Cuddruriaddri: Traditional Calabrese Recipe - Calabrisella Mia (2024)

I’ve for a few words for you “cuddruriaddri” – “cullurielli” – “grispuli“.

These are just some of the names used throughout the province of Cosenza for this traditional Calabrian food which you’ll usually find during the Christmas season.

In Cosenza, they are called “cuddruriaddri” or “cullurielli“. And, even after all these years in Cosenza, I still can’t pronounce these words to save my life! But, I like to think that if I just say “cuddruraiddri” very fast, maybe no one will notice how much I’m messing it up!

Cuddruriaddri: Traditional Calabrese Recipe - Calabrisella Mia (1)

For me, growing up, we called them “grispuli” (much easier to say, right?) and when the Christmas season rolled around we often became quite excited knowing we would be indulging in this delicious treat!

Even though nowadays you can enjoy them all year round, it’s still very much tradition to make them during the Christmas period. In Cosenza, on the eve of the Feast of the Immaculate Conception, many Cosentini will have them for dinner.

Throughout the years, I’ve attempted to learn traditional Calabrian recipes from Polpette di Riso to Parmigiana di Melanzane (Eggplant Parmesan) to Bocconotti.

We’ve had to spend a lot more time close to home these days, so I decided now was probably a good time to learn this traditional and yummy Calabrian food and give this cuddruriaddri recipe a try!

As is the case with most recipes, there are so many different versions, this is the cuddruriaddri recipe I used:

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Ingredients: (makes about 15)

500 grams flour 00
250 grams potatoes
13 grams salt
1/2 cube brewer’s yeast
500ml (approx) lukewarm water
oil for frying (peanut or sunflower oil is best)


Boil potatoes (with skins) and then pass them through a potato masher into a large bowl. (Depending on the kind of masher you have, you may need to remove the skins first). I like to begin to mix the batter in a large bowl before moving it to a flat surface for kneading.

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In a small bowl, dissolve the yeast in some water. Add some flour to the mashed potatoes and mix, then add some water and mix to begin creating your batter. At this point, you can add the yeast.

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Now begin alternating between flour and water to form a soft dough. At the halfway point, add the salt. I find it easier to mix the ingredients using a fork at first as the dough is (and will remain) quite sticky. At the halfway point, add the salt.

Now you can move to a flat surface to knead the dough – be sure to lightly flour the surface. Knead the dough adding flour as needed – keep in mind that the dough should remain soft and a bit moist, it should still stick a bit to your hands.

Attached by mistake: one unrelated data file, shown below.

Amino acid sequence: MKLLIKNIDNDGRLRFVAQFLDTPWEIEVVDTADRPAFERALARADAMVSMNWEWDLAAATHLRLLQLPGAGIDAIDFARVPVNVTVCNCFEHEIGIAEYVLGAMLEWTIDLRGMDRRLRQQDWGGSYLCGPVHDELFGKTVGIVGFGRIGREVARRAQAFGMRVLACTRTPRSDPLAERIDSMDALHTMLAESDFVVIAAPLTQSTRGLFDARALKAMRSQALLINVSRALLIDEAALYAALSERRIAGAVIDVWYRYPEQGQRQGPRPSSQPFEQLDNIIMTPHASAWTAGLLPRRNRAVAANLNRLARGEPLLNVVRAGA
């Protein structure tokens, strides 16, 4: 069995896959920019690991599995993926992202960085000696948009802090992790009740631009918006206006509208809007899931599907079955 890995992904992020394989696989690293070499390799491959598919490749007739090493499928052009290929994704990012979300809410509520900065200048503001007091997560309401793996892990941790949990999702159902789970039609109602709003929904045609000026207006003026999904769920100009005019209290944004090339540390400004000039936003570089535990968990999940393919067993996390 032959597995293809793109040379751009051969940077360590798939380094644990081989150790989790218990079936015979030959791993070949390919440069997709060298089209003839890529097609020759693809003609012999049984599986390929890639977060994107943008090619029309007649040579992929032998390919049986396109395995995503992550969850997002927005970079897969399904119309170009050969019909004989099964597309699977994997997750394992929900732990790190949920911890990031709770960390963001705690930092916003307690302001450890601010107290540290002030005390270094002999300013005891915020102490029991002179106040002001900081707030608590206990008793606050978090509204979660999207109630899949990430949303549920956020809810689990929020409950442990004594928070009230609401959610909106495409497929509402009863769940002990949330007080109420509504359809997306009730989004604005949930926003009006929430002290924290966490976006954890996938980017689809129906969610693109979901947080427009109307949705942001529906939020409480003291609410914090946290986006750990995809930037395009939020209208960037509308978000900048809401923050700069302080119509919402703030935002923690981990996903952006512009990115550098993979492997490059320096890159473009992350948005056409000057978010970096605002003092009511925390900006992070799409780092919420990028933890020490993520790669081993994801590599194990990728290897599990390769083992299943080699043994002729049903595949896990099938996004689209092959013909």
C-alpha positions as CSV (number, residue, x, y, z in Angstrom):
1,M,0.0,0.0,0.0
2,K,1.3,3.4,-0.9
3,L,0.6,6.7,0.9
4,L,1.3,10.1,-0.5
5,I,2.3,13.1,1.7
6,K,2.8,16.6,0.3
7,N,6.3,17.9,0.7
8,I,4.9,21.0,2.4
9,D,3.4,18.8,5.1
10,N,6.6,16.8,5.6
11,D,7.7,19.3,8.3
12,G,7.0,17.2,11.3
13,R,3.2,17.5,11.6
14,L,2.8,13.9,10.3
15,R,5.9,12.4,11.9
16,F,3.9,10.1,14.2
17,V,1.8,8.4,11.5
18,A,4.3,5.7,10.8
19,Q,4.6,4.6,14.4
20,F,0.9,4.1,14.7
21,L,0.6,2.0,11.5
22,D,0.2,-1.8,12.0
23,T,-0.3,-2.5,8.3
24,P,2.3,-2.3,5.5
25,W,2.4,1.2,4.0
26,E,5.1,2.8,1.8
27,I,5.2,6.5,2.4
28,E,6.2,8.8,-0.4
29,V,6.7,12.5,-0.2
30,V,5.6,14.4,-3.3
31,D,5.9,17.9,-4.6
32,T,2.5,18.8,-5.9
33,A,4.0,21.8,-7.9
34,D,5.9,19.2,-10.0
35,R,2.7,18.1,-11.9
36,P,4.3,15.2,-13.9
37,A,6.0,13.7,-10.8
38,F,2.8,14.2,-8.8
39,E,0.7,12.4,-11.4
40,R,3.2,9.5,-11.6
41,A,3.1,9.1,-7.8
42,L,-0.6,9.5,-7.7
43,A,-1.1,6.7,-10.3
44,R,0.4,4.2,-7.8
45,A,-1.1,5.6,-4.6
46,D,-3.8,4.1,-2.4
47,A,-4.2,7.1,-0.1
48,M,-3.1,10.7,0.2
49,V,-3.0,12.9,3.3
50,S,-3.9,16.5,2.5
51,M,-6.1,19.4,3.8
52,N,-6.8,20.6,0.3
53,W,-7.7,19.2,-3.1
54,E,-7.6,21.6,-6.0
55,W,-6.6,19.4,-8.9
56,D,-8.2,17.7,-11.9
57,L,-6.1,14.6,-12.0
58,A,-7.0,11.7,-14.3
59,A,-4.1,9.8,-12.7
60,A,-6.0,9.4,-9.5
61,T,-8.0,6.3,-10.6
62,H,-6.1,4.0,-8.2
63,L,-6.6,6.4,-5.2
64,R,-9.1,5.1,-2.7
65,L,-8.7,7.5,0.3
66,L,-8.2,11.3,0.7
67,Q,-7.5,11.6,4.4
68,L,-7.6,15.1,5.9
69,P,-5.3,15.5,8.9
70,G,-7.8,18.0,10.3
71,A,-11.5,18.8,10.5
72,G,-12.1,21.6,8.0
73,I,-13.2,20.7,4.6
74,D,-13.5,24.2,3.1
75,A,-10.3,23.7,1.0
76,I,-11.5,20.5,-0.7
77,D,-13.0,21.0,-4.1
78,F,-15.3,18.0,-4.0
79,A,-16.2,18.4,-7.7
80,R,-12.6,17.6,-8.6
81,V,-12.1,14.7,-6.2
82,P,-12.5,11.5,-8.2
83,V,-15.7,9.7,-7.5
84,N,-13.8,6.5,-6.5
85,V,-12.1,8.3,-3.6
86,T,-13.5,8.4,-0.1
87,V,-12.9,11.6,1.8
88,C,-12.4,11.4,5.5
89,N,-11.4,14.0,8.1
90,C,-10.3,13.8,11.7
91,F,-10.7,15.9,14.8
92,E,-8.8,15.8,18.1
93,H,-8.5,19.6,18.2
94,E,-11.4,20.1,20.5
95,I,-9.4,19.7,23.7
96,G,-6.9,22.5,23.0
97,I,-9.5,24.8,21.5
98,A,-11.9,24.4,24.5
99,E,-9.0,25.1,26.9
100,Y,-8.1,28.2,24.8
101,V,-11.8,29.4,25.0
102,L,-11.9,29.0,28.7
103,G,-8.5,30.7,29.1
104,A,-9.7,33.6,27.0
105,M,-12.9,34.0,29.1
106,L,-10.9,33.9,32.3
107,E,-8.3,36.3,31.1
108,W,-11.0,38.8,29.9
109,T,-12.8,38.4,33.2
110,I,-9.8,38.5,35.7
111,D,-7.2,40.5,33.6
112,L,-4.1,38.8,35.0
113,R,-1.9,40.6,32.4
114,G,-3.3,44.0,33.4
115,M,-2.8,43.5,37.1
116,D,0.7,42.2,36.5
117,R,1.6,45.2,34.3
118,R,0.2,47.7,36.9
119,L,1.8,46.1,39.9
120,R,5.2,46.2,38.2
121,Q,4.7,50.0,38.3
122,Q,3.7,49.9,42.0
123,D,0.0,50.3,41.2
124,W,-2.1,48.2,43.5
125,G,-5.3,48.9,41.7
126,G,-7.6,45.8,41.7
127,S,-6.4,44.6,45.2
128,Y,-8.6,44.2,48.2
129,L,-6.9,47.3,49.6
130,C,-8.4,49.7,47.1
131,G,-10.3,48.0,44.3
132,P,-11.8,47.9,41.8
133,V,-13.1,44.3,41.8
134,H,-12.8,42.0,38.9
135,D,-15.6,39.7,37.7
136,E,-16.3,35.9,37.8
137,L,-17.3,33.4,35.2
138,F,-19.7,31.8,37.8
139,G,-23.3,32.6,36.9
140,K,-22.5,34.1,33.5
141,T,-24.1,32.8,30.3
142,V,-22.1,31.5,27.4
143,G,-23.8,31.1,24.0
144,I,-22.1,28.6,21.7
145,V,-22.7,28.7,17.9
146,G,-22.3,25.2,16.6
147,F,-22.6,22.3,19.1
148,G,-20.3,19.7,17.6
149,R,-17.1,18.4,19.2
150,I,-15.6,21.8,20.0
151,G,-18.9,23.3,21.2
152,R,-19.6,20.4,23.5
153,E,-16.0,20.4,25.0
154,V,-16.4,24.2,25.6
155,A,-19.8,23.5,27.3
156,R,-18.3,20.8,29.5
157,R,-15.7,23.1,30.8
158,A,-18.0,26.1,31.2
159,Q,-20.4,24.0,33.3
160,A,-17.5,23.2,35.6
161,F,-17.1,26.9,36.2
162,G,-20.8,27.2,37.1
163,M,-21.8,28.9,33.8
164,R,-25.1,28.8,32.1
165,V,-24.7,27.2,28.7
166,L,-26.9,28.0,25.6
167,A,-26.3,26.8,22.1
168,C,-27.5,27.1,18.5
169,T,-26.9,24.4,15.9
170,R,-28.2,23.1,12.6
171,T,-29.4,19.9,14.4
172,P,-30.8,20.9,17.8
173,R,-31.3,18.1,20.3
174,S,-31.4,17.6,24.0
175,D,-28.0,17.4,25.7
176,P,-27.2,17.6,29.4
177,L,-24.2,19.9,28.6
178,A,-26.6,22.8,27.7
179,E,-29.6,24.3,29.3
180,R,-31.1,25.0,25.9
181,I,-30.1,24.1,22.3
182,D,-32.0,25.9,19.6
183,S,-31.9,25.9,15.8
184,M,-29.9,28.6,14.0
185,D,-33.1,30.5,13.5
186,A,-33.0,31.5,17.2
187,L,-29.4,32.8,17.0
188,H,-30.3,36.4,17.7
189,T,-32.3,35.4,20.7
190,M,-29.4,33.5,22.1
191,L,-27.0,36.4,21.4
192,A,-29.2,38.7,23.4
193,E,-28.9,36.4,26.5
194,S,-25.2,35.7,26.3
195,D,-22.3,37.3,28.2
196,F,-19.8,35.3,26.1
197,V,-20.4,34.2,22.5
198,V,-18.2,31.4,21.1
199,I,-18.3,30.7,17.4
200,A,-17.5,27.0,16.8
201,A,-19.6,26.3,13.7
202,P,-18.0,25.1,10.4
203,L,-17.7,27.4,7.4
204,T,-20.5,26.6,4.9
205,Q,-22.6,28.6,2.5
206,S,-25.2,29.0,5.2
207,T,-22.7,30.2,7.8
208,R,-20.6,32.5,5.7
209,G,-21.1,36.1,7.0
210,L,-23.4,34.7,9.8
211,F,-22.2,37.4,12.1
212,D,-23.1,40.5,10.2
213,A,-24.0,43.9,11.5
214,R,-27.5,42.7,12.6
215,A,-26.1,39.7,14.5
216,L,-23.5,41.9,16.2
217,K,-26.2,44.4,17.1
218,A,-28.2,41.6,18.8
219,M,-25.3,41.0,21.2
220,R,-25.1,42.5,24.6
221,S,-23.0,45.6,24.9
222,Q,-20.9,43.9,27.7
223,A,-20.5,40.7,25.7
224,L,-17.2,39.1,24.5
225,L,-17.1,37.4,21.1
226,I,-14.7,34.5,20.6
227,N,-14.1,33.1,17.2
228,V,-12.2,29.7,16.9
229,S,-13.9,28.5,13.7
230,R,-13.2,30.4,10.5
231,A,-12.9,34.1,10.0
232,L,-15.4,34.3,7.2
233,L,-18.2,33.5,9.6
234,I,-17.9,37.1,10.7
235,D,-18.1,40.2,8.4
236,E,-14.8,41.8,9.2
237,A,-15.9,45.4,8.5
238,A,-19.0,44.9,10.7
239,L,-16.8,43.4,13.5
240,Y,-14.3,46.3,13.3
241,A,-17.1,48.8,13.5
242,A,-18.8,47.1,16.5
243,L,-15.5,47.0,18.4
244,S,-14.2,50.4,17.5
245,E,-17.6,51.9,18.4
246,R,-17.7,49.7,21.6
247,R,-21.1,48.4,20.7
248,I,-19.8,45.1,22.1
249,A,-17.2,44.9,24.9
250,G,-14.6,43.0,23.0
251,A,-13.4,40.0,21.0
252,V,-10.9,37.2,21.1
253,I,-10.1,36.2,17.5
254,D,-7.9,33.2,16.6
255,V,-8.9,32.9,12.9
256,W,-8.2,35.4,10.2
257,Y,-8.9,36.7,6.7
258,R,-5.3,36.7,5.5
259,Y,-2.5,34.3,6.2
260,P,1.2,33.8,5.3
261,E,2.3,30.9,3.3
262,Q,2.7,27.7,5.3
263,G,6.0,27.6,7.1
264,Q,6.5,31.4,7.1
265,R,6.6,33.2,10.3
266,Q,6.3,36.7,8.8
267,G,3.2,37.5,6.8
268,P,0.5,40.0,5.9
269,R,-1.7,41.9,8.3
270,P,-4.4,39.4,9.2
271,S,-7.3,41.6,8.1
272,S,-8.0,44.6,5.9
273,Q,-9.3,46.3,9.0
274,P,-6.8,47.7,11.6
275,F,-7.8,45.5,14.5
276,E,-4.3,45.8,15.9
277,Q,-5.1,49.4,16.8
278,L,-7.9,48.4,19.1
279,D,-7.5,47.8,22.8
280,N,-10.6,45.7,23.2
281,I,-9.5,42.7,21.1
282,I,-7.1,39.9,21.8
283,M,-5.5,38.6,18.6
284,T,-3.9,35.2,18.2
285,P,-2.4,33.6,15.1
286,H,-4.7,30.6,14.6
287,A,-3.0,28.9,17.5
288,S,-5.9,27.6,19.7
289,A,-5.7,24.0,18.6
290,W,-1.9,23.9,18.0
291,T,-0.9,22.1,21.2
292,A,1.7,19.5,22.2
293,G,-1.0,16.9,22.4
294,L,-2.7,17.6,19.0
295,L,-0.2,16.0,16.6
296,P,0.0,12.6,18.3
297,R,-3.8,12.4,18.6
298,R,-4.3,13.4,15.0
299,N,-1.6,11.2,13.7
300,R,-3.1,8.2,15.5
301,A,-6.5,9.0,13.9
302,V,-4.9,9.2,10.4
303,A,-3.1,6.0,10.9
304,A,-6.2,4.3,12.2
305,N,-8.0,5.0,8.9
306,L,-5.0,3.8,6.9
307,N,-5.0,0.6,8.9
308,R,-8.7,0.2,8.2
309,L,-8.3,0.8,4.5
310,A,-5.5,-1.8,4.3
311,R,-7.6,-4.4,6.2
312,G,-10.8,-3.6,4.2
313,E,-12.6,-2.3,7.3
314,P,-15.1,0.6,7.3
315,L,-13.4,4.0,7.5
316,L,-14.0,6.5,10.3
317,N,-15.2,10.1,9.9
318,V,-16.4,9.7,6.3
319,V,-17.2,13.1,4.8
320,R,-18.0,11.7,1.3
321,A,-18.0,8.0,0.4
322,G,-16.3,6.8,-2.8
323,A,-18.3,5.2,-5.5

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Let the dough rest for about 10-15 minutes. Once you’ve left it to rest a bit, you can start dividing the dough into smaller balls. I weighed them on a scale (approx 60-70 grams each) – but you can make them as big or small as you like.

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I formed the balls by folding the dough around and under – I think this helps to maintain its fluffiness when it’s time to fry them. Place the small rolls on a tray sprinkled with flour – space them out as they will double in size. (I used a kitchen towel with flour sprinkled on it so they wouldn’t stick as much to the surface). Cover with a kitchen towel and leave in a warm place for 2-3 hours to rise.

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Now we are ready to fry our cuddruriaddri:

Prepare a small bowl with some oil. You will need to lightly rub your hands in some oil before picking up the small balls of dough. This will prevent them from sticking to your hands.

In a deep pan, heat up the oil. Gently take one of the balls and create a hole in the middle (like a donut). Then, then place in the oil. To prevent the hole from closing up put the tail end of a wooden spoon in the hole and twirl the “donut” around a few times. The cuddruriaddriwill take form and you can go on to the next one.

Always keep an eye on the cuddruriaddriwhile frying and be sure to turn them over every so often. They are ready once they’ve reached a light golden colour.

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Place the fried cuddruriaddri on a tray or plate lined with paper towels to absorb any extra oil.

You can check out this short video I made of the cuddruriaddri recipe for Instagram.

And there you have it, traditional Calabrian cuddruriaddri!Enjoy!

Does your family have a cuddruriaddri recipe? Have you ever tried making them? If you give this recipe a try, let me know in the comments below!

If you want to find out what I’m up to here in Calabria, you can keep up with my daily life and musings over on theCalabrisella Mia Facebook PageandInstagram!


Cuddruriaddri: Traditional Calabrese Recipe - Calabrisella Mia (2024)
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